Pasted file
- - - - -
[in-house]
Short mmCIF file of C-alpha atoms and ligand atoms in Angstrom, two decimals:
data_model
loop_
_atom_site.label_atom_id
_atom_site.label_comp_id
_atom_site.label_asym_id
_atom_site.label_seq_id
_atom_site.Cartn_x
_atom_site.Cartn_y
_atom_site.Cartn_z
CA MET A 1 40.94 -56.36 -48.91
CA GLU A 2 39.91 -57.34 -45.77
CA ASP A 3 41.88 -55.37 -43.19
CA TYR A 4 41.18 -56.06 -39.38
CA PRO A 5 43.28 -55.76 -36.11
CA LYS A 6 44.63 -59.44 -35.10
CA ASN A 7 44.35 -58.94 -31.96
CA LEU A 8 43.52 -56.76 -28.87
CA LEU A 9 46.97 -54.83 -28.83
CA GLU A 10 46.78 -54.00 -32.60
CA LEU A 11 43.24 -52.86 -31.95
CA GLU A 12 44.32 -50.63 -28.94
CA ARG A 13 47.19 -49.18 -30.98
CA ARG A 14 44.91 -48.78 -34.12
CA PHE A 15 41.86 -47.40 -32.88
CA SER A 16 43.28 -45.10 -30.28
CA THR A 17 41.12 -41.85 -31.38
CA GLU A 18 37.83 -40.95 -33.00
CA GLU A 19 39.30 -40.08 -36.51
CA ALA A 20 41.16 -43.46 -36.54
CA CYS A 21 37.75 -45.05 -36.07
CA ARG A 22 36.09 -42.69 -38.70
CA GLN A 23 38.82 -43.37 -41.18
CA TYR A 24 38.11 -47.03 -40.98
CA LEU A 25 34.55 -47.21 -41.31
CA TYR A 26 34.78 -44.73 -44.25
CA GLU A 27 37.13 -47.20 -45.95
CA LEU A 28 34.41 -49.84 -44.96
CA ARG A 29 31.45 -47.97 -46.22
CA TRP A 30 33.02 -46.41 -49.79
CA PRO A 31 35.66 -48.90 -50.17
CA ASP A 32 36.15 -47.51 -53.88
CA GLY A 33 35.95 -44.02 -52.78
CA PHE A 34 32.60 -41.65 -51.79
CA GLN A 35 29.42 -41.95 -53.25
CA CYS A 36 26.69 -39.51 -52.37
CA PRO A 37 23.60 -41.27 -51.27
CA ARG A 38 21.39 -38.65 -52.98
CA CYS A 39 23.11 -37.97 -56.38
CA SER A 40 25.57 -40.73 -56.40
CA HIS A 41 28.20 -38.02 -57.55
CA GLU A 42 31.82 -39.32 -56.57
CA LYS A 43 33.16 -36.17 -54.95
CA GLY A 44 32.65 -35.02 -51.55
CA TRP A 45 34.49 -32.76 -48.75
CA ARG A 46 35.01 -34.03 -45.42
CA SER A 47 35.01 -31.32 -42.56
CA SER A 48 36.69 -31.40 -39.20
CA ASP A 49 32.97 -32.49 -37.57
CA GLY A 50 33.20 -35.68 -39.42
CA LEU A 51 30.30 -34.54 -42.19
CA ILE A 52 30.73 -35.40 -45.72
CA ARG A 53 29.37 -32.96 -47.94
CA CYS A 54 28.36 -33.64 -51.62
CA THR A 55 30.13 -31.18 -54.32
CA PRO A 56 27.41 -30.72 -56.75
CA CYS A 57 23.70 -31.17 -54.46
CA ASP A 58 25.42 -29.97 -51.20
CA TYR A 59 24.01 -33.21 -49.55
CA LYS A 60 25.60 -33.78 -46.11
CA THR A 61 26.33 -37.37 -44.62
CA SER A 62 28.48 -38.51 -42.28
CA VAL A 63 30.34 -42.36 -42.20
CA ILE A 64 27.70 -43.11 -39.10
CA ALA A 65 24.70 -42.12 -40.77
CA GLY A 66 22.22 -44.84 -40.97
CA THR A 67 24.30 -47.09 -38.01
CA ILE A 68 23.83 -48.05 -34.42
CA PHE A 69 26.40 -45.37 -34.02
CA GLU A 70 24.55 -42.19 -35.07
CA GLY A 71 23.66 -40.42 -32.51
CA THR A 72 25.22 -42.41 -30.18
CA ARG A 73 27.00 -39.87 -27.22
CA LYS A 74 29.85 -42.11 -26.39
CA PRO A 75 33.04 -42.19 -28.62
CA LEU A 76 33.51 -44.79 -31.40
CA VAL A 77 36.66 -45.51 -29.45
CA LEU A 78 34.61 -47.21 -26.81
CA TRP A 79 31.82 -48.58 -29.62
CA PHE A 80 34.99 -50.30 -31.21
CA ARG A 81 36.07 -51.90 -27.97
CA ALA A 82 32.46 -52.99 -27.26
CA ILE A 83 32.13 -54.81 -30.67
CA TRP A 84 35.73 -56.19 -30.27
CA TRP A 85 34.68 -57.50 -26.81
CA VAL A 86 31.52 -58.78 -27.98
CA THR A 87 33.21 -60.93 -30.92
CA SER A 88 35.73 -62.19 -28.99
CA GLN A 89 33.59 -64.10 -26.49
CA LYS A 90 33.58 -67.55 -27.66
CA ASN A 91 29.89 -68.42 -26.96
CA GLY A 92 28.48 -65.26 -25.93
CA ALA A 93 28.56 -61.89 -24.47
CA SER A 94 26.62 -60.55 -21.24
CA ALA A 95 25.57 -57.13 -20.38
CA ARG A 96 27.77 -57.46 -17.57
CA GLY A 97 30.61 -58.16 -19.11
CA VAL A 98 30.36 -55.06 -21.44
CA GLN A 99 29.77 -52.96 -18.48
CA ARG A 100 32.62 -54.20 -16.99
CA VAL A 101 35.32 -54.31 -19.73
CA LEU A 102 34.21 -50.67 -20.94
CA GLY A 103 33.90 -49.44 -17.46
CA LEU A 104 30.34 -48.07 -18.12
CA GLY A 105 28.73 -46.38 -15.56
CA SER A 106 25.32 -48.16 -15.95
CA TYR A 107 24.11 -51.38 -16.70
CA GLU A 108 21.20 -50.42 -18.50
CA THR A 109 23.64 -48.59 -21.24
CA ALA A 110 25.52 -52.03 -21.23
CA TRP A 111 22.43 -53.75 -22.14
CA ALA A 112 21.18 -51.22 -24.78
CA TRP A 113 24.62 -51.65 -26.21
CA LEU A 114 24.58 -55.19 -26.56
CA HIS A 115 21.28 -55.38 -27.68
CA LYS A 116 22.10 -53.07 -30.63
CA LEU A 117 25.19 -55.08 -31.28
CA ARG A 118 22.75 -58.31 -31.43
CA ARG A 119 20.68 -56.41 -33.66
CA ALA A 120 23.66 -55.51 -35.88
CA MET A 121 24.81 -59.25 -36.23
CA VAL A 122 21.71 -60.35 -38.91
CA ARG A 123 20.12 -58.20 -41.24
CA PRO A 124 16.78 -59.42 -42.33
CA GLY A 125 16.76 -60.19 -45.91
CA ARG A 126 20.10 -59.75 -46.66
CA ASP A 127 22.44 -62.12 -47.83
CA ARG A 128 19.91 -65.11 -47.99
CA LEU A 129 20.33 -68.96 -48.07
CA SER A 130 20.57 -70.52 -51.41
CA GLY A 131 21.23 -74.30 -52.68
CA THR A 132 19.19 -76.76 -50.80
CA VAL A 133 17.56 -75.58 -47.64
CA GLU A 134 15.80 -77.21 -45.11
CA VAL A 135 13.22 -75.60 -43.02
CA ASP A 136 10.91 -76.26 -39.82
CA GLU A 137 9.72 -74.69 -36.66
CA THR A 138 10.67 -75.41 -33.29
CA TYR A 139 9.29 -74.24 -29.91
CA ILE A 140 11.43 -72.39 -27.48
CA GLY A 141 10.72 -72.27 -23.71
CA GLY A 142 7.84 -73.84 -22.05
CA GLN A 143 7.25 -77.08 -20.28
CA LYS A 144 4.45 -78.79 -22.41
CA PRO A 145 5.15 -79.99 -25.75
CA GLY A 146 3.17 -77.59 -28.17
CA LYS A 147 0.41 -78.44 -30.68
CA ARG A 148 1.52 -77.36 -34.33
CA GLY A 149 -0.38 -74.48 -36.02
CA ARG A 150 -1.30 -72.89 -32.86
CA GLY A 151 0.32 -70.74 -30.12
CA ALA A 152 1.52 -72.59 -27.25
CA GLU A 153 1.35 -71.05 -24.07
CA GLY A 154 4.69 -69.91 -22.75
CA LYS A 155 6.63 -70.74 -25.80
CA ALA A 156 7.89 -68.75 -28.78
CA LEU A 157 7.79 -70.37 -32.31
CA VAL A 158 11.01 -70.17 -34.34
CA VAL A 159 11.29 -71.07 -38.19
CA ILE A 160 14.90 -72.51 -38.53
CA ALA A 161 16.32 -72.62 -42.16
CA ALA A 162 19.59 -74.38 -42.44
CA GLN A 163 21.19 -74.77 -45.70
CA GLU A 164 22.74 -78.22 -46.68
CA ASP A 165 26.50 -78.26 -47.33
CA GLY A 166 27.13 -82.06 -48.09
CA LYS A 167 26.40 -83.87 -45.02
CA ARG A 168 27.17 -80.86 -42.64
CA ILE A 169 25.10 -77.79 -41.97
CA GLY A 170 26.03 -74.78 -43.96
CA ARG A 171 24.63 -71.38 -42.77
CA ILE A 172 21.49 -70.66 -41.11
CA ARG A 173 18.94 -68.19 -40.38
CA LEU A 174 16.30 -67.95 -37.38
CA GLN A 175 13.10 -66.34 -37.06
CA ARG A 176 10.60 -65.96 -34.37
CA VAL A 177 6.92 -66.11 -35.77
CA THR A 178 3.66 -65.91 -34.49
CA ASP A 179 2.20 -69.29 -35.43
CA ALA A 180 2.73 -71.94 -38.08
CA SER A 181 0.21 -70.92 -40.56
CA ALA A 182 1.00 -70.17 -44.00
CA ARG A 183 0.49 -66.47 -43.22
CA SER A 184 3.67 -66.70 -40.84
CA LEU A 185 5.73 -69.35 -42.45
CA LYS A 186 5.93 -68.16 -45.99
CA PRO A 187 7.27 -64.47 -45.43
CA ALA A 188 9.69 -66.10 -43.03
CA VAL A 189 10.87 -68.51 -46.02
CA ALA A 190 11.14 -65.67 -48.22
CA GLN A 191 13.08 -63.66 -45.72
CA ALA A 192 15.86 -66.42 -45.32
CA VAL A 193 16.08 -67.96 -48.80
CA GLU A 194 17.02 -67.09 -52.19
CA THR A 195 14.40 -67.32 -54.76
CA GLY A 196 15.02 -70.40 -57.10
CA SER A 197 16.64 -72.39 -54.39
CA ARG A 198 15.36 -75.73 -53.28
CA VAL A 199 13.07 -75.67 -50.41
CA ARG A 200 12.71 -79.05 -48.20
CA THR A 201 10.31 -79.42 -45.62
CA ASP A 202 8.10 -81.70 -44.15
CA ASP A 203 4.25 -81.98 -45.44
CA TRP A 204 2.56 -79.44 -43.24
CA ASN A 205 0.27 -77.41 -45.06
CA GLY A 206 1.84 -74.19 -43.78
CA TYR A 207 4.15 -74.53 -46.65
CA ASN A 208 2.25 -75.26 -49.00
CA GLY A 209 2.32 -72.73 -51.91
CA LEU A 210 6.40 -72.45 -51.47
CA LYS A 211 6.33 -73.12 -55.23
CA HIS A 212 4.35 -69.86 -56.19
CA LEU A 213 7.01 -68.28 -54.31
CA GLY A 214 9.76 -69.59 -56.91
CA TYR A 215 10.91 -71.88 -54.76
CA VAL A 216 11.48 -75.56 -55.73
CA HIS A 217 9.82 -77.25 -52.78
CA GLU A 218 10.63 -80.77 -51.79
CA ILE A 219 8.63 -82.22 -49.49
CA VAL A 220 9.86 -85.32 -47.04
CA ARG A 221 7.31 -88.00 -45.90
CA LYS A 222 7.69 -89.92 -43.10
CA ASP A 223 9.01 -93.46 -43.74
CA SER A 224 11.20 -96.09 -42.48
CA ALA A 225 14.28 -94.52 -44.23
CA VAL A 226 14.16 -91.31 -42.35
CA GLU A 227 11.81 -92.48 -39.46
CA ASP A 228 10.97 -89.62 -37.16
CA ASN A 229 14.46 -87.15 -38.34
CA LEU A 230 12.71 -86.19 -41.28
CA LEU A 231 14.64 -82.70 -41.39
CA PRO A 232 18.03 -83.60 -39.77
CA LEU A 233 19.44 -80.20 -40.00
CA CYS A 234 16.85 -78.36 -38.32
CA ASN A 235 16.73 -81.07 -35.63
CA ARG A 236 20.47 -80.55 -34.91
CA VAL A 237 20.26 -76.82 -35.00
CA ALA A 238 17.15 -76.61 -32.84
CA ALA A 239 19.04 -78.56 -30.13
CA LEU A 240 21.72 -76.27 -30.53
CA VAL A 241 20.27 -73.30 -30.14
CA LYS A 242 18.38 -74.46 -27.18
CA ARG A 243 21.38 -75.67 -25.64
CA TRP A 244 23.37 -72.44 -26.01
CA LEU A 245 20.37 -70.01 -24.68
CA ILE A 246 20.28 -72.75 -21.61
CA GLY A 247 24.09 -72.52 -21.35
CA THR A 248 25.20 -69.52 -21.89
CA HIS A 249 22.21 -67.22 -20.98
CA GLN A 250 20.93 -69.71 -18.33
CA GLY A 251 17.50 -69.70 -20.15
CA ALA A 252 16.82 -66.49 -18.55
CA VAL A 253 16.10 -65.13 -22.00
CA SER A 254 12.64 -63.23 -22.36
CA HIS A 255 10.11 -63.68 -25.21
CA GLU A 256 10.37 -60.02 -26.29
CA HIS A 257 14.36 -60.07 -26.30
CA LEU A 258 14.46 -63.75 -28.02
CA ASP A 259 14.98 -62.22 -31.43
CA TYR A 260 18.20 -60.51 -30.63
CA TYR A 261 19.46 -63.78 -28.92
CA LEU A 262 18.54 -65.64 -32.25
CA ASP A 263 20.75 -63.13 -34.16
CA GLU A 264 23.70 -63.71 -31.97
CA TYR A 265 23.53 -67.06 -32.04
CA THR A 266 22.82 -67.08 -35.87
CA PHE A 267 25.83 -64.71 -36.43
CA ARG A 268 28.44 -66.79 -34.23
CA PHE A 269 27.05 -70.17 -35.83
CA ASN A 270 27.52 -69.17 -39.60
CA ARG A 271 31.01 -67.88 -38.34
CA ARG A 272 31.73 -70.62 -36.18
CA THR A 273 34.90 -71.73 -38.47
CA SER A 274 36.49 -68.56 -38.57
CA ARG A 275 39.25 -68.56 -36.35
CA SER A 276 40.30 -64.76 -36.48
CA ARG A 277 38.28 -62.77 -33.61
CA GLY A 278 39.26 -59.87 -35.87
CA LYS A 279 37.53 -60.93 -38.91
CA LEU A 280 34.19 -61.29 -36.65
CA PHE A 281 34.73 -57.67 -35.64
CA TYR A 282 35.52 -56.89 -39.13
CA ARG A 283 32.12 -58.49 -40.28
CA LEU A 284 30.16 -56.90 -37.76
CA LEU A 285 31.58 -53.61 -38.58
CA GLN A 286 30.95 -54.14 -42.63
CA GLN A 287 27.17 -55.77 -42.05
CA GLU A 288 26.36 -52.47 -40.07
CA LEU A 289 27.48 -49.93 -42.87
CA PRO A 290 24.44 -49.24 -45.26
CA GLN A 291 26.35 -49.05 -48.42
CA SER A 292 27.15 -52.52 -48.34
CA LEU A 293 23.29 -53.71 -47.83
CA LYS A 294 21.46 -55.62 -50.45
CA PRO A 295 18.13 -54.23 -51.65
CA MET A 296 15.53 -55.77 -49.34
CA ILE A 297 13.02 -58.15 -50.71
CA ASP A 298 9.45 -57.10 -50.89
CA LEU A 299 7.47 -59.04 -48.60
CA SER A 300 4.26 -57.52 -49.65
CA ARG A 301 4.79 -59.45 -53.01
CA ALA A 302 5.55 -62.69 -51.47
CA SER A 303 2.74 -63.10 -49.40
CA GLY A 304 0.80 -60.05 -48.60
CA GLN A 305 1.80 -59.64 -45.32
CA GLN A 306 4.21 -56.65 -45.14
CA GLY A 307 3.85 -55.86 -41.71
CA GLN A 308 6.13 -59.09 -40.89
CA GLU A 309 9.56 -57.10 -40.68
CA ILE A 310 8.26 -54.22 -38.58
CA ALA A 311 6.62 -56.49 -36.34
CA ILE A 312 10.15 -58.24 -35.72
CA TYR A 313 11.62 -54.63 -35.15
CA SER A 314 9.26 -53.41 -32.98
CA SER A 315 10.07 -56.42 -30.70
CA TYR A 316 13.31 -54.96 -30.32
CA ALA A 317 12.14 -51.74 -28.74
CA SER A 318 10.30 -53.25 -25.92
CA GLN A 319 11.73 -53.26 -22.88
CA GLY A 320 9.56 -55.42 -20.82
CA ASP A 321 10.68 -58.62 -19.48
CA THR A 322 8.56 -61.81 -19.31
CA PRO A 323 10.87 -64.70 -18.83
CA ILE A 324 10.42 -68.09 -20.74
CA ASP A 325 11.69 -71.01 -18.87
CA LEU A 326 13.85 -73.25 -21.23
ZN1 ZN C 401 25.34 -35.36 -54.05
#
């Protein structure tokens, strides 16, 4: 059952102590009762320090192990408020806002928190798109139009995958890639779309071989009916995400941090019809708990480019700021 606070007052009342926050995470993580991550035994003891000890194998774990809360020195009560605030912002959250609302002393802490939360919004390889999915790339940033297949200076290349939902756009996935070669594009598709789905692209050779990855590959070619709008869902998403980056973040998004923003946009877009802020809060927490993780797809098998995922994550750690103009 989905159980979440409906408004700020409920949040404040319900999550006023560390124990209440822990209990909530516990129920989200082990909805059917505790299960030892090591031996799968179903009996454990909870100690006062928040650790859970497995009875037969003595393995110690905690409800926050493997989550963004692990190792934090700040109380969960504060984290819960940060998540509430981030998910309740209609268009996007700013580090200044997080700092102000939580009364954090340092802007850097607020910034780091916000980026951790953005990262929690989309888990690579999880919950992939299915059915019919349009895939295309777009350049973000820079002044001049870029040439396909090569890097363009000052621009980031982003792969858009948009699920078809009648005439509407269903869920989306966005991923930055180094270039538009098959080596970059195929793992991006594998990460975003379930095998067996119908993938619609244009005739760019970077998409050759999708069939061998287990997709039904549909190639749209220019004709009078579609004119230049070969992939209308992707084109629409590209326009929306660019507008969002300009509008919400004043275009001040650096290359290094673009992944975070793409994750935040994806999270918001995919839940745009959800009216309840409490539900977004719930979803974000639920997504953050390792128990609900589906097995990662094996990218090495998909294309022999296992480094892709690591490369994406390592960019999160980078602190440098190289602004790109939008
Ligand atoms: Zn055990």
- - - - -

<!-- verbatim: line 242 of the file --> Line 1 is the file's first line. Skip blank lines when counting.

CA LEU A 231 14.64 -82.70 -41.39